Scott Medlock: Oh, yeah. For sure. I don't anybody would trade their free world healthcare for what they get in TDCJ. If I had a dollar for every time I received a letter from an inmate telling me about the atrocious healthcare that he or she is getting, I would be able to retire. I wouldn't have to do this work any more, because there are much bigger problems with the healthcare system in TDCJ than just hepatitis C, but this is just the issue where the medicine is so settled that there's really no acceptable excuse for denying the patients these drugs.

Mandy Marzullo: And if anything, it may give the practitioners in TDCJ who know that they are deviating from standard more clout when they're meeting with folks at the capital to say, "We have to do this."

Scott Medlock: Right. And one almost wonders if Dr. Murray is secretly excited to be sued in this case, because it gives him a really big stick to go to the legislature, to say, "Look, we're going to be in a world of hurt and not only paying for these medicines. We're going to be paying these attorney's fees, too. Let's do the right thing here, even if it's not entirely for the right reason any more."

Scott Henson: Well, whether or not he's excited, I'm certainly very excited. And congratulations on getting your complaint out. Tell us, what does victory look like?

Scott Medlock: If they win.

Scott Henson: What's going to happen? What's going to change? What would you see as the right outcome, and what are the implications for TDCJ if you do win?

Scott Medlock: The right outcome is when you're diagnosed with hepatitis C, you get the treatment. There's some medical, very small exceptions for when you wouldn't get started right away, like some small percentage of people, the body clears the infection naturally, so you generally wait about 6 months after you're first diagnosed to determine if you've got a chronic infection or if you've got the super healthy body that can get rid of it naturally. But then after you've been diagnosed for six months, everybody should be getting the treatment. No matter how long you've had it, no matter how far it's progressed, no matter how much or how little damage it's done to your liver. Everybody needs to get the treatment and that's what we are looking for in the case.

Scott Henson: Excellent. Well, thank you, sir, for doing this and I would be remiss if I didn't say congratulations on your prison heat litigation as well.

Scott Medlock: Well, thank you. We are very, very proud of that. We're very proud to represent the gentlemen at the Pack Unit. One of the highlights of my career was the day that I drove up to the Pack Unit to talk to some of my guys and there was a giant crane there, lifting an air conditioning unit over the fence and putting it down next to the prison. That's one to write home about and just talking to all those inmates since the AC has gone in, the huge difference that you can just physically see that it's made in their lives. You talk to them in the air-conditioned visiting area now and it doesn't look like they're just on the verge of death because they've come out of the hundred degree temperatures in their living areas right before they talk to you. So it's something that we at the firm are very, very proud of.

Scott Henson: All right. Well, thank y'all for your great work and thanks for chatting with us.

Scott Medlock: Well, thank y'all. I'm happy to do it any time.

Scott Henson: Mandy, given that treating Texas prisoners with hep C could cost half a billion dollars, what are the implications if this lawsuit wins?
Mandy Marzullo: Well, I think the financial implications are not as bad as someone might think. The half a billion figure is probably a one-time expense. That doesn't mean that the treatment costs are going to go to zero after that, but once you treat everyone in custody with hep C, you're not going to have to treat the same number all over again.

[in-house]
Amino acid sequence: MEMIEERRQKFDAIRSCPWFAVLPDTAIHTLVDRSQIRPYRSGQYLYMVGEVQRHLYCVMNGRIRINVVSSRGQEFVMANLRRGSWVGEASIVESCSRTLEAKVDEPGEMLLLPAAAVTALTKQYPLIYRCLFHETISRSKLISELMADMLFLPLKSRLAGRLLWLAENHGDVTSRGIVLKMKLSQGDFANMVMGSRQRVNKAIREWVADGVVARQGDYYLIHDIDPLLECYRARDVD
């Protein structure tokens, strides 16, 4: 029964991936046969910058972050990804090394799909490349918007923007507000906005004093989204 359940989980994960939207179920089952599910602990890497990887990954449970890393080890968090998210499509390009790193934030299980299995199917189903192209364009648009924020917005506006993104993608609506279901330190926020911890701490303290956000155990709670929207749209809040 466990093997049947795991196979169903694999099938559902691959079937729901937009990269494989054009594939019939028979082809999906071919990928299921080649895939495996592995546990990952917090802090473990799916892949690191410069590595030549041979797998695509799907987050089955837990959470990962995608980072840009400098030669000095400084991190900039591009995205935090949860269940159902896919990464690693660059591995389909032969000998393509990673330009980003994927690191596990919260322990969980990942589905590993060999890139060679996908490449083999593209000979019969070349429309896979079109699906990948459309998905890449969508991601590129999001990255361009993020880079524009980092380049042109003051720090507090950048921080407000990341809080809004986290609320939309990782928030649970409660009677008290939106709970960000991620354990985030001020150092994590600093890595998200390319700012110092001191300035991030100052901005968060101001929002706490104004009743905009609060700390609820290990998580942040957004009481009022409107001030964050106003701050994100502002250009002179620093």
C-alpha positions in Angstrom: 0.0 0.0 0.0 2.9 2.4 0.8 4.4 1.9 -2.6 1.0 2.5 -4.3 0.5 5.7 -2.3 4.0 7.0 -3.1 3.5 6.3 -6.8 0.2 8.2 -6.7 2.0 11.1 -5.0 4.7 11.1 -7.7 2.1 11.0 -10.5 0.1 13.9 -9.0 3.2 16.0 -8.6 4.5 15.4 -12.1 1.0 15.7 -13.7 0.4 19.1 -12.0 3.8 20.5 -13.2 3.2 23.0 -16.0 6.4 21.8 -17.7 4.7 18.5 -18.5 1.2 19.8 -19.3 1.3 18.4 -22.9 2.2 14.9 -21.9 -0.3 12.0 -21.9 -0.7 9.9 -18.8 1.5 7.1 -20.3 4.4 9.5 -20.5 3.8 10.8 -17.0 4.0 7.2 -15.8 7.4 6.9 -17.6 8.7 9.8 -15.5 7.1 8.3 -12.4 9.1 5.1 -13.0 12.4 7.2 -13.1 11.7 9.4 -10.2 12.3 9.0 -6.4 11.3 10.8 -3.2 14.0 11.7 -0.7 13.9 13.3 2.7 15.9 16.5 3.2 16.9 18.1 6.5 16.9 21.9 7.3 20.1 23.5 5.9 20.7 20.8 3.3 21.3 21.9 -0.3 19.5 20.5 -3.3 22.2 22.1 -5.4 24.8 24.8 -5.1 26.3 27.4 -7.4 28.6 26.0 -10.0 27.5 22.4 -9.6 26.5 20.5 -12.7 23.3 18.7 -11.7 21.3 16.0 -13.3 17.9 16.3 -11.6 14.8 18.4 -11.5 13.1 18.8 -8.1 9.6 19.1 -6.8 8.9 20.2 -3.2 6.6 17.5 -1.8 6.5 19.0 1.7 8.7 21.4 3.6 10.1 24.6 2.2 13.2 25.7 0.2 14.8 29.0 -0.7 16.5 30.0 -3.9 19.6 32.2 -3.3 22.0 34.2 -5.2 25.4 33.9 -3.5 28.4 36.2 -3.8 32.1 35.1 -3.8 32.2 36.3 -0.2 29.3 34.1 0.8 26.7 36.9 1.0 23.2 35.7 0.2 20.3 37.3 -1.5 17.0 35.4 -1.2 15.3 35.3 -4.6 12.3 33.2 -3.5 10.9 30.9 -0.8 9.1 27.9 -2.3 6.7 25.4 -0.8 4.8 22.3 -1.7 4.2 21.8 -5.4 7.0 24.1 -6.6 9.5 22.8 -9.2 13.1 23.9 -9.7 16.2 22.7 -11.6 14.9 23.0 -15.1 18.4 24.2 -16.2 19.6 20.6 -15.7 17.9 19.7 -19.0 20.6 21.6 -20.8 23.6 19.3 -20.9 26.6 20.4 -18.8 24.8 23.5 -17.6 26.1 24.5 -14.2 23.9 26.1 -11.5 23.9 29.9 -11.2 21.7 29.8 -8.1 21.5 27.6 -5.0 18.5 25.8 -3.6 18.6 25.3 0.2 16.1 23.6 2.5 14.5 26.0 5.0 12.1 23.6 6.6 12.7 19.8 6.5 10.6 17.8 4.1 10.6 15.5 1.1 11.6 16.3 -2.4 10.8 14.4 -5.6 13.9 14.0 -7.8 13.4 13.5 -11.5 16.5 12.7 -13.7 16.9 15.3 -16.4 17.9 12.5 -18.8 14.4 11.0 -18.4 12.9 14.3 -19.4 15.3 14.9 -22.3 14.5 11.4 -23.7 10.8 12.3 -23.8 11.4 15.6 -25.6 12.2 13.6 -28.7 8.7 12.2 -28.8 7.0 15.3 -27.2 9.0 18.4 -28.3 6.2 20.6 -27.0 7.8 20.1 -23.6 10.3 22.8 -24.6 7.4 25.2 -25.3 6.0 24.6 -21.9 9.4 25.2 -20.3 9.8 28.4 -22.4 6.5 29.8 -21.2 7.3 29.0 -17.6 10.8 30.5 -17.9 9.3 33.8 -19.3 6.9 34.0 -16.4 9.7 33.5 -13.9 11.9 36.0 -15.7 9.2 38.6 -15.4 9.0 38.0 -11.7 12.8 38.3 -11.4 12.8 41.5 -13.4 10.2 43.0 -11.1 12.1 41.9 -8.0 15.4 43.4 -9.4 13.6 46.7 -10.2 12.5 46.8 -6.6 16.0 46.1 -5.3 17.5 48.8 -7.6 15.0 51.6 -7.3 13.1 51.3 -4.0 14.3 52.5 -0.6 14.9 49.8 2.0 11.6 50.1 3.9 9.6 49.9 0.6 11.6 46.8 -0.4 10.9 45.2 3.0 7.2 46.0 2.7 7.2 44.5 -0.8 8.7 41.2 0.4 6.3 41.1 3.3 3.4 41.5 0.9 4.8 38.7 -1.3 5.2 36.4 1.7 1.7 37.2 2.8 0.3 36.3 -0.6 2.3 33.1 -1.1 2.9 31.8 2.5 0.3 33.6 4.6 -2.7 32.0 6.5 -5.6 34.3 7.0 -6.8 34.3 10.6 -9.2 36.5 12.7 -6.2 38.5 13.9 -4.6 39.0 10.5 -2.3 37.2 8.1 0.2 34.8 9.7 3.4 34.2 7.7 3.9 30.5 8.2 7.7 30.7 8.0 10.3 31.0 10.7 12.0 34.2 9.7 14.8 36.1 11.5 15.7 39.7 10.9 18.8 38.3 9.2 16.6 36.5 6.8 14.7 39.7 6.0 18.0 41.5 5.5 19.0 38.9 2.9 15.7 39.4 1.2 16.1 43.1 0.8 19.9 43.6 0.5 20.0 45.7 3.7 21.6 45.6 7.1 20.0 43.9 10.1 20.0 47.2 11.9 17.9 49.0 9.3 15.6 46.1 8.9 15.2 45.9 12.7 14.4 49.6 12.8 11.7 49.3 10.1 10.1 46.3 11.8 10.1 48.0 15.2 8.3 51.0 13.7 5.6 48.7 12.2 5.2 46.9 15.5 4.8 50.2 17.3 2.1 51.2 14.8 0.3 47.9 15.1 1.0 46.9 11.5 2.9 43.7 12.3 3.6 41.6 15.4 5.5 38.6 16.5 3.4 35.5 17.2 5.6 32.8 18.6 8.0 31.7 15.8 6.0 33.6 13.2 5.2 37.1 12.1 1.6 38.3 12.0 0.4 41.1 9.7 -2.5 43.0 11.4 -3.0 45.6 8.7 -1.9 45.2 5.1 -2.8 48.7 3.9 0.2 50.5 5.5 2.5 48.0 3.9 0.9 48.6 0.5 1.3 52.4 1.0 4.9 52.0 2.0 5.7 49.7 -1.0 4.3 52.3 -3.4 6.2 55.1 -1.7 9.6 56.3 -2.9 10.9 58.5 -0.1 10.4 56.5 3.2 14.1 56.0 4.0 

Scott Henson: That's true.

Mandy Marzullo: And you will realize a savings in the course of a prisoner's incarceration. So if someone's in TDCJ custody for a long period of time and they have hep C, treating that person could cost $18,000, but it also means that you're less likely to have to spend tens of thousands of dollars treating that person for a transplant or liver cancer later on down the road.
Scott Henson: Right. And I was very surprised to hear Scott say that liver failure is one of the leading causes of death in TDCJ. I certainly wasn't aware of that.

Mandy Marzullo: I wasn't, either. The other thing that I think about, and I hope that this becomes part of the assessment with other diseases, is that prison is, in some ways, an ideal treatment environment. You don't have to worry about follow-up there.

Scott Henson: Right.

Mandy Marzullo: You know where the patient is. You can make sure that they take all the necessary doses to clear the disease.

Scott Henson: Right. And in this case, now that, as Scott mentioned, in the free world, the drugs have been so successful that they've driven the rates of hepatitis C way, way down, at this point, prison, with more than 30% of inmates having hep C, is probably driving hepatitis C everywhere. People go into prison. Every year, TDCJ release half the prisoners in their custody, more or less, and those people come out and they're probably the main source of hepatitis C expanding at this point.

Mandy Marzullo: I think you're right. When I was in college I worked on some grants to alleviate MDR TB, which is basically, it stands for multidrug-resistant tuberculosis, and what they found was exactly that. That people were cycling in and out of prison, where this disease was being spread, and then when they were released into their communities, they then transmitted it elsewhere. But we also were prioritizing medical care in prison because that was the environment where you could treat it.

Scott Henson: Right. So this an example of prisons causing a public health crisis in the free world, being the source of the problem. It's not really even the case that, oh, it's just worse in prison. No, it starts in prison now.

Mandy Marzullo: In prison, exactly.

Scott Henson: That's where it's coming from. Prison's making everyone less healthy as a result. And putting people at risk.